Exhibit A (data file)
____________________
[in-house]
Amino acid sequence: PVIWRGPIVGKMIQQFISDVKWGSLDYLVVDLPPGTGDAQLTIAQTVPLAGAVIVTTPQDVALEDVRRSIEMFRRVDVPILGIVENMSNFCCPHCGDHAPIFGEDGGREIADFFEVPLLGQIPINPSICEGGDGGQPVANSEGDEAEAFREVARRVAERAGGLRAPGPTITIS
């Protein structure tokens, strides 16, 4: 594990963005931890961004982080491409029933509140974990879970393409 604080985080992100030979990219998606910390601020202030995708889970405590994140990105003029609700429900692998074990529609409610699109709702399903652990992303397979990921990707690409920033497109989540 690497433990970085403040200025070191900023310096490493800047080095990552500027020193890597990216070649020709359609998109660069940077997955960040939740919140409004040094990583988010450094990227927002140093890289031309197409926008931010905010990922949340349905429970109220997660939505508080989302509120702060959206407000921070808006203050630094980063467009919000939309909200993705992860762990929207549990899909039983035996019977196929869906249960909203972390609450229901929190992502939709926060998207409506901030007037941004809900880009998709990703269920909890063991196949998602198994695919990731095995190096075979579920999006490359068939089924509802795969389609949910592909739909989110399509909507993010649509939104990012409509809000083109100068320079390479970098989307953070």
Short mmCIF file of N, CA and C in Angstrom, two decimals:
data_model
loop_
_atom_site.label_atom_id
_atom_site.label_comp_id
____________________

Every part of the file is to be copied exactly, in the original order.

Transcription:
[in-house]
Amino acid sequence: PVIWRGPIVGKMIQQFISDVKWGSLDYLVVDLPPGTGDAQLTIAQTVPLAGAVIVTTPQDVALEDVRRSIEMFRRVDVPILGIVENMSNFCCPHCGDHAPIFGEDGGREIADFFEVPLLGQIPINPSICEGGDGGQPVANSEGDEAEAFREVARRVAERAGGLRAPGPTITIS
């Protein structure tokens, strides 16, 4: 594990963005931890961004982080491409029933509140974990879970393409 604080985080992100030979990219998606910390601020202030995708889970405590994140990105003029609700429900692998074990529609409610699109709702399903652990992303397979990921990707690409920033497109989540 690497433990970085403040200025070191900023310096490493800047080095990552500027020193890597990216070649020709359609998109660069940077997955960040939740919140409004040094990583988010450094990227927002140093890289031309197409926008931010905010990922949340349905429970109220997660939505508080989302509120702060959206407000921070808006203050630094980063467009919000939309909200993705992860762990929207549990899909039983035996019977196929869906249960909203972390609450229901929190992502939709926060998207409506901030007037941004809900880009998709990703269920909890063991196949998602198994695919990731095995190096075979579920999006490359068939089924509802795969389609949910592909739909989110399509909507993010649509939104990012409509809000083109100068320079390479970098989307953070």
Short mmCIF file of N, CA and C in Angstrom, two decimals:
data_model
loop_
_atom_site.label_atom_id
_atom_site.label_comp_id